‘The criminals who terrorize our cities — in riots and on every non-riot day –‘, Paul’s newsletter proclaimed on one occasion, ‘are not exclusively young black males, but they largely are. As children, they are trained to hate whites, to believe that white oppression is responsible for all black ills, to ‘fight the power,’ to steal and loot as much money from the white enemy as possible.’ Carjacking, we learn from a 1992 Ron Paul Newsletter, is the ‘hip-hop thing to do among the urban youth who play unsuspecting whites like pianos.’ This they may have learned by following the example of the ‘pro-Communist philanderer’ Martin Luther King, Jr., who ‘seduced underage girls and boys’, and ‘replaced the evil of forced segregation with the evil of forced integration.’ Not unsurprisingly, Paul’s newsletter described Martin Luther King Day as ‘our annual Hate Whitey Day’.
In another story, Paul regales us with tales of ‘needlin’, a new form of racial terrorism’. ‘At least 39 white women’, he claims, ‘have been struck with used hypodermic needles –-perhaps infected with AIDS—by gangs of black girls between the ages of 12 and 14.’ Against this background, it is probably not terribly surprising that Paul’s newsletter refers to African Americans as ‘the animals’, and suggests that a more appropriate name for New York would be ‘Zooville’.
Much has been made of Paul’s attempts to deny any connection to the statements above, and many, many more like them, attempts that he only began making when it became clear that he had a shot at national prominence. Back in 1996, when his opponent for a Texas congressional seat distributed Paul’s newsletters to the voting public, he was not as coy:
Dr. Paul, who served in Congress in the late 1970s and early 1980s, said Tuesday that he has produced the newsletter since 1985 and distributes it to an estimated 7,000 to 8,000 subscribers. A phone call to the newsletter’s toll-free number was answered by his campaign staff. [...]
Dr. Paul denied suggestions that he was a racist and said he was not evoking stereotypes when he wrote the columns. He said they should be read and quoted in their entirety to avoid misrepresentation. [...]
–Dallas Daily News, 22 May 1996
A campaign spokesman for Paul said statements about the fear of black males mirror pronouncements by black leaders such as the Rev. Jesse Jackson, who has decried the spread of urban crime.
Paul continues to write the newsletter for an undisclosed number of subscribers, the spokesman said.
–Houston Chronicle, 23 May 1996
Essentially, then, Paul’s argument back in 1996 was that his writings – which he publicly admitted were his – were being taken out of context, a symptom of ‘The Coming Race War’, no doubt.
Twelve years later, however, Ron Paul had apparently realised that his ‘Sure, I called black people a bunch of criminal animals who want to rob you of everything you have and give you AIDS, but I didn’t mean it in a bad way’ defence probably would not cut it with his new, left-leaning national audience:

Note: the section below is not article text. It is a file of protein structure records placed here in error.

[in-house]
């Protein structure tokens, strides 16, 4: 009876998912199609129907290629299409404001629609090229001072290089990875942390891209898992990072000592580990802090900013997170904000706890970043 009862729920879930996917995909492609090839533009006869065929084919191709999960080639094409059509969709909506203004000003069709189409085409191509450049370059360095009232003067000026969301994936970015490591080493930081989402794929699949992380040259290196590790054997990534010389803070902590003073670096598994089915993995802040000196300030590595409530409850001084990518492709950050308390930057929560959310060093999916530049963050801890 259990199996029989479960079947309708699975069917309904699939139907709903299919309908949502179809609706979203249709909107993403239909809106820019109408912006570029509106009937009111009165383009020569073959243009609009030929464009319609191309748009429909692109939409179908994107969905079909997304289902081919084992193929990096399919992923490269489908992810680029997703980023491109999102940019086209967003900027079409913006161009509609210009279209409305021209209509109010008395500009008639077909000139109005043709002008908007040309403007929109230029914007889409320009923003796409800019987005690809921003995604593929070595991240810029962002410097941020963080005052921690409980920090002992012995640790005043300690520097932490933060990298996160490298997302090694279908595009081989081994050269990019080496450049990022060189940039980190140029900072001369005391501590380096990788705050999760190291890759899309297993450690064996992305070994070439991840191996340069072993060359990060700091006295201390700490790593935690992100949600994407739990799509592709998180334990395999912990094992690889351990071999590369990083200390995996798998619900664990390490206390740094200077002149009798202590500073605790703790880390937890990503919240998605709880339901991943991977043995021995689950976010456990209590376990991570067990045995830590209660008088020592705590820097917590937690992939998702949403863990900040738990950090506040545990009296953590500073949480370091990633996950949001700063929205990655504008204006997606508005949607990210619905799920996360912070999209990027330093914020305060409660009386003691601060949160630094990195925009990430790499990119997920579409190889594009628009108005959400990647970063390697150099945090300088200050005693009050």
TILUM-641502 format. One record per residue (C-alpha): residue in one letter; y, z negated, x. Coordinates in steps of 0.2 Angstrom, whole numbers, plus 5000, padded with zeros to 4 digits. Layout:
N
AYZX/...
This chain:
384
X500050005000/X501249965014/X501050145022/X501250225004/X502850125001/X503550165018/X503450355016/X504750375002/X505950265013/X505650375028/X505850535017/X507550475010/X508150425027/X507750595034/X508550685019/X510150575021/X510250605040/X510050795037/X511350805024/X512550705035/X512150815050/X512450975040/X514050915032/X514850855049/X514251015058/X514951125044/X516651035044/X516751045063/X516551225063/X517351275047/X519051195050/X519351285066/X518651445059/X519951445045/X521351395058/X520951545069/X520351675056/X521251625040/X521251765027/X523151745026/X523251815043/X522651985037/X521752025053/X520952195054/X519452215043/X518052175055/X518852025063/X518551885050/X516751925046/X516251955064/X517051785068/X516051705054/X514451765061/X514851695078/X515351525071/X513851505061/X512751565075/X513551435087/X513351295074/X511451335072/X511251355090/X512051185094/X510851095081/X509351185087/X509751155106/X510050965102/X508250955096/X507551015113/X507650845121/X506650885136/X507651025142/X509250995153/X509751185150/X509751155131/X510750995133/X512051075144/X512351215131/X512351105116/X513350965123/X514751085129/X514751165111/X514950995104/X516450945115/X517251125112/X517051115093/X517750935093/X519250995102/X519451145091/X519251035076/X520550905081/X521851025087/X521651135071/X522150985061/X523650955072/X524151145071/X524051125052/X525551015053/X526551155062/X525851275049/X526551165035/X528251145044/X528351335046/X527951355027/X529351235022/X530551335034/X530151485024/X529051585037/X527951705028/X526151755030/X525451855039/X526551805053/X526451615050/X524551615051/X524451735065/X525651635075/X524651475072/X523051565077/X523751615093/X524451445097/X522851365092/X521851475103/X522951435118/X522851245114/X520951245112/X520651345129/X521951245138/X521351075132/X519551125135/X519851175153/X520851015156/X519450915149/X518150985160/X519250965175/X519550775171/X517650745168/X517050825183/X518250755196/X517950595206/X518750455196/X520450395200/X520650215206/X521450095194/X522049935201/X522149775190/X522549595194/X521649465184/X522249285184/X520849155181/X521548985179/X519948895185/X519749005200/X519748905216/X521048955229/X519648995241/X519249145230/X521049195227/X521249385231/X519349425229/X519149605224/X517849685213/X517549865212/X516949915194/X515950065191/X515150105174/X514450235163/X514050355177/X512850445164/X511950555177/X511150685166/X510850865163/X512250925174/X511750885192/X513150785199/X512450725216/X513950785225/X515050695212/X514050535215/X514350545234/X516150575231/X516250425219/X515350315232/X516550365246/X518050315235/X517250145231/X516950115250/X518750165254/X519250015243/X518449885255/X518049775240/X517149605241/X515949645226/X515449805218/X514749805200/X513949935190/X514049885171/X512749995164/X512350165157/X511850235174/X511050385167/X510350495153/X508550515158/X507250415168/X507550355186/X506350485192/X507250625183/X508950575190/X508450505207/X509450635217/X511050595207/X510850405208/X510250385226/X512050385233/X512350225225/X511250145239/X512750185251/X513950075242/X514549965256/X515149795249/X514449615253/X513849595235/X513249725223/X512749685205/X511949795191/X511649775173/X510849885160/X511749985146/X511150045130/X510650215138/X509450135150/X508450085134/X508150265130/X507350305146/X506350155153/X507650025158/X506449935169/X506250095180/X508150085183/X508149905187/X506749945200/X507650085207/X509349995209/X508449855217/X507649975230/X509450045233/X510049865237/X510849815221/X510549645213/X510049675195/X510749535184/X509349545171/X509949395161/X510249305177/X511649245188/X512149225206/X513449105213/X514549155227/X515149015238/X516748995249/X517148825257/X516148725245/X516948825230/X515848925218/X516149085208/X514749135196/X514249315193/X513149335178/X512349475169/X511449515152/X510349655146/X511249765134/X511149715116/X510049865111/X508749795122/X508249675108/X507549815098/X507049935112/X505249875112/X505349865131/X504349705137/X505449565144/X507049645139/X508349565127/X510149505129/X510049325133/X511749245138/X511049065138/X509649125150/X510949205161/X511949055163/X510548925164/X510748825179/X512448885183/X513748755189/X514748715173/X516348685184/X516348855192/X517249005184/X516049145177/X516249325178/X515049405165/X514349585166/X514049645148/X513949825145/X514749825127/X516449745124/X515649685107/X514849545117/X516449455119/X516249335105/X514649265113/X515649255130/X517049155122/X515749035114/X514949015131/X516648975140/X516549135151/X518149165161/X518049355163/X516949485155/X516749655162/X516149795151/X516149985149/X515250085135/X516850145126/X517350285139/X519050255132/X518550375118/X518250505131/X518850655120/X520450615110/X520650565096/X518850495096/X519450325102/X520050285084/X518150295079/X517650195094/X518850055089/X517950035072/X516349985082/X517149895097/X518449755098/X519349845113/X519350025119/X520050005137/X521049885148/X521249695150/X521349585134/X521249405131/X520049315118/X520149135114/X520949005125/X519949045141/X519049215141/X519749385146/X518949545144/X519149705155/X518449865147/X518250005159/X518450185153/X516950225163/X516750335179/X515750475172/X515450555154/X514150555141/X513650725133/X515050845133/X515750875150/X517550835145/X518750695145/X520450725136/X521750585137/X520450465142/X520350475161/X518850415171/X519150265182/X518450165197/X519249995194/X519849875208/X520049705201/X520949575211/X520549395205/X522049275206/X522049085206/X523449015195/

The quotations in The New Republic article are not mine and do not represent what I believe or have ever believed. I have never uttered such words and denounce such small-minded thoughts.
In fact, I have always agreed with Martin Luther King, Jr. that we should only be concerned with the content of a person’s character, not the color of their skin. As I stated on the floor of the U.S. House on April 20, 1999: ‘I rise in great respect for the courage and high ideals of Rosa Parks who stood steadfastly for the rights of individuals against unjust laws and oppressive governmental policies.’
However, in Paul’s view, African American ‘animals’ are not the only threat we must face. As he explained in a 2007 interview with the white-supremacist website VDare.com (co-edited by none other than Paul Craig Roberts, another strange bedfellow), we face two other great dangers: undocumented workers, the social safety net, and the looming ‘United Nations government’:
Well, I start off with saying that [immigration is] a big problem. I don’t like to get involved with the Federal Government very much, but I do think it is a federal responsibility to protect our borders. This mess has come about for various reasons. One, the laws aren’t enforced. Another, the welfare state. We have a need for workers in this country because our welfare system literally encourages people not to work. Therefore, a lot of jobs go begging. This is an incentive for immigrants to come in and take those jobs.
It is compounded because of federal mandates on the states to provide free medical care—that’s literally bankrupting the hospitals in Texas—and free education.
So my main point is to get rid of incentives that cause people to break the law—entitlements as well as the promise of amnesty, citizenship.
I also want to revisit the whole idea of birthright citizenship. I don’t think many countries have that. I don’t think it was the intention of the Fourteenth Amendment. I personally think it could be fixed by legislation. But some people argue otherwise, so I’ve covered myself by introducing a constitutional amendment.